Business continuity in response to COVID -19 – The Gordon Institute of TAFE

1) Evolution of the Delivery Model - The Journey to Virtual Learning

Facilitation model

The Gordon Institute of TAFE has encouraged teachers to think about their facilitation model. This includes the channels that they use e.g. email, Zoom, Gordon Online forums and the learning content that they use to assist learning; e.g. reading materials, student workbooks, asynchronous online discussions or webinars. The focus is on how to keep students engaged, how the teachers plan what they are going to do every lesson and how they provide ongoing support and feedback.

Virtual staff room

The education development team, set up a virtual staff room on Gordon Online. All teachers have access to this platform and there is a staff member online during the teaching day (9am-5pm) to assist with enquiries. There is also a self-help portal which where teachers are encouraged to have a look and ask questions, share ideas and learn how they can support their students. 

The virtual staff room is the home for short videos, longer information clips and a running Q&A.

‘How to’ guides

The teachers’ essential toolkit (TET site) has ‘how to’ guides for Gordon Online and other helpful items that assist their work with remote learners. This can be viewed online or printed out.

Service catalogue

All requests, technical issues, enrolments and course creation requests are funnelled through a central point, through the service desk.

Learning materials

Our liaison librarians have worked on subject library guides to enhance them with a range of open source and free to use content that teachers can use with their students.

Supporting planning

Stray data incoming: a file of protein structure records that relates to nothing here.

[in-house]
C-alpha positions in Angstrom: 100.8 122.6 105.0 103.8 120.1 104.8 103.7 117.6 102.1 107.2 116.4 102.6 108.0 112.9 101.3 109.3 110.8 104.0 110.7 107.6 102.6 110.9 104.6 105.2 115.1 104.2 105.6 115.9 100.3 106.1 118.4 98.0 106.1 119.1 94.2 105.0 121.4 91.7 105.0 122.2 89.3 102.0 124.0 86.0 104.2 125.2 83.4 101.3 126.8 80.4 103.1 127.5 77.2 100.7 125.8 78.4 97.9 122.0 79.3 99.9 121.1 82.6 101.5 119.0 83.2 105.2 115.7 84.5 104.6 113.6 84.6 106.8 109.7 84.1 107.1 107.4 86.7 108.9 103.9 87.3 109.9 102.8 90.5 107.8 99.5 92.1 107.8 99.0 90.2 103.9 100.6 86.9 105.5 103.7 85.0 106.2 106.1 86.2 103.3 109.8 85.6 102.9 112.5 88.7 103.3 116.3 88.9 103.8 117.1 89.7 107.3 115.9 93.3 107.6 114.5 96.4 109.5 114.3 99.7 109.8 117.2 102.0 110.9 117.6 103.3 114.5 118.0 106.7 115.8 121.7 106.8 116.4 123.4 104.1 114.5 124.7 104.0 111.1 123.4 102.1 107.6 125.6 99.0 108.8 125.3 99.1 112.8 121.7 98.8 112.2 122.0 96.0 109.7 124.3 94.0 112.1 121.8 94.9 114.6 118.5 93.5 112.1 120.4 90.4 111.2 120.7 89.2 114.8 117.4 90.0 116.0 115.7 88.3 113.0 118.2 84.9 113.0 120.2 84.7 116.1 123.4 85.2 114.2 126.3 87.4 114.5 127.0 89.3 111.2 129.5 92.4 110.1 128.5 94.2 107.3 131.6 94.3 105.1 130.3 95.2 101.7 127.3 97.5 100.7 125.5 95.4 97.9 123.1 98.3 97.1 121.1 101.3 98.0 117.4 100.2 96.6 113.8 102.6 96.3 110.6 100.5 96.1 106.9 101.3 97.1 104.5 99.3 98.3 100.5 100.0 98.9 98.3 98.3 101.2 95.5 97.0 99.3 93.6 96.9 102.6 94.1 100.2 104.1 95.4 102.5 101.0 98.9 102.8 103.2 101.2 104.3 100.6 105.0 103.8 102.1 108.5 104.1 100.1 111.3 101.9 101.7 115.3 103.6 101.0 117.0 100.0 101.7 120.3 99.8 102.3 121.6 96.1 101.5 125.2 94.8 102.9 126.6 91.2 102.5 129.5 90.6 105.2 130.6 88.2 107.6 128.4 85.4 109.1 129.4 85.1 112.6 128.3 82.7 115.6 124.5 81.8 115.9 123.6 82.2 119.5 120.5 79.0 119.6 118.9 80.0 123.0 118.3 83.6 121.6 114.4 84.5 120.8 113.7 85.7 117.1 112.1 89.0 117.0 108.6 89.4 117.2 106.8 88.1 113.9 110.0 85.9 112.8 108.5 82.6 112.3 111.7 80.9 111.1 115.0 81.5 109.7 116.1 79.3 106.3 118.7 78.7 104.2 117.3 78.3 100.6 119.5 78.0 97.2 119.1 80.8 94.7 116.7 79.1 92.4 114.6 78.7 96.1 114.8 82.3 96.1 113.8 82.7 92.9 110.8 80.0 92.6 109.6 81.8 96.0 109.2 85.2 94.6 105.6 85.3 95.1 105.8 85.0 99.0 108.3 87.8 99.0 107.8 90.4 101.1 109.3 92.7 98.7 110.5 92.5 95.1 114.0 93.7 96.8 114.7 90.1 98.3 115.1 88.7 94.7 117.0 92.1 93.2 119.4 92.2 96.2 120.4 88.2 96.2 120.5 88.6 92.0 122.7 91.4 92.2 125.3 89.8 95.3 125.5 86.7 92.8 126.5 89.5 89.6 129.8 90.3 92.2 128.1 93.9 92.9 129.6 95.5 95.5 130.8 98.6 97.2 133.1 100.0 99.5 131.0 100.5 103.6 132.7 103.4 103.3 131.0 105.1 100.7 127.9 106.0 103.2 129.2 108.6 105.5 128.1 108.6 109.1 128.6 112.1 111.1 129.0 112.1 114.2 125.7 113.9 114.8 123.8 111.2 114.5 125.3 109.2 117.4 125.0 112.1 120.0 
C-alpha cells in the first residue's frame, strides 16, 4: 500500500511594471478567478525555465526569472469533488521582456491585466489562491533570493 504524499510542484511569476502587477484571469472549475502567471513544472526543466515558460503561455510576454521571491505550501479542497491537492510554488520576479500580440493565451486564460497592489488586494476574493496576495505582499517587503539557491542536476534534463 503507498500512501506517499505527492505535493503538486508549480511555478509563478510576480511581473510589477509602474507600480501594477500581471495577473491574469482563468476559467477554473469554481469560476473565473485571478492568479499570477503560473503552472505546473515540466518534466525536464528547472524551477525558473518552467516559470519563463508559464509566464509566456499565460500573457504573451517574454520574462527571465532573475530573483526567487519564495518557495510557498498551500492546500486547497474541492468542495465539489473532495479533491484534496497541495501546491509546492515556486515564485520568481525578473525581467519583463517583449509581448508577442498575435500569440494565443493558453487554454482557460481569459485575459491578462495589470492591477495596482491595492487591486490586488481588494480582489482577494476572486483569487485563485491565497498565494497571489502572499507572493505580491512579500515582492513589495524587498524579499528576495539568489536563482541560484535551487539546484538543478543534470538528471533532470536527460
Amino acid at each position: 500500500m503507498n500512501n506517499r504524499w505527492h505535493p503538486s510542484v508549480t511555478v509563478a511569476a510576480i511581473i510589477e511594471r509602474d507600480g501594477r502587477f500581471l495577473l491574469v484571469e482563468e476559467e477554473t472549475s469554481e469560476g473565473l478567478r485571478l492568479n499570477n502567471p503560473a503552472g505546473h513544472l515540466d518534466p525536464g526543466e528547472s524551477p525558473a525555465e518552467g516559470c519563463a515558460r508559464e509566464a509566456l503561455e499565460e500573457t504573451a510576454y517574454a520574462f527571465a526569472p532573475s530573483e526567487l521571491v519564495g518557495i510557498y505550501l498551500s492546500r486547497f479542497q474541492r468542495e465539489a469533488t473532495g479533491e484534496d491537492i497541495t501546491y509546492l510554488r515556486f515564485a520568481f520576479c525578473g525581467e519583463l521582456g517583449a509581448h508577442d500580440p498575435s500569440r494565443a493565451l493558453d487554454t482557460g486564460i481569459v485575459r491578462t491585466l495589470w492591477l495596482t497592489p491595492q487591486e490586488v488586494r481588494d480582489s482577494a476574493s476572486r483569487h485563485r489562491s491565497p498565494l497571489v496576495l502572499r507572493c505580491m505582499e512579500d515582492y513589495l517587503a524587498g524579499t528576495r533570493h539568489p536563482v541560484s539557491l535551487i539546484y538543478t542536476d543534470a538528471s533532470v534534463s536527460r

The education development team has developed a handy planner for teachers to think about what they do in the classroom and how they may do that remotely (not a one size fits all.) This helps teachers think about how can they manage their students expectations, keep them engaged, keep them supported and most of all keep them learning.

2) New Approaches to Working with Industry

  • The Gordon implemented Adobe Sign for varying contractual arrangements i.e. VET Delivered to Secondary Students (VETDSS), standard purchasing contracts and employer competency-based completion sign off for apprentice competencies.
  • All meetings facilitated with secondary schools and industry partners via Zoom, WebEx and Teams replacing face to face style meetings.
  • The Director of Education has facilitated online information sessions with employers to provide updates on delivery methodologies and impacts on apprentice completions.
  • A letter was sent to all employer stakeholders (over 1,000) at the end of March 2020, explaining how the Gordon would be delivering training and assessment and provided them with details of how they could get in touch.
  • Some industry groups have been proactive in wishing to support our students by providing industry-standard learning resources and materials packs.

3) Student Support

Students have been contacted weekly through the Gordon’s online publication the Gordon Goss. Below are initiatives that have been put in place to support students.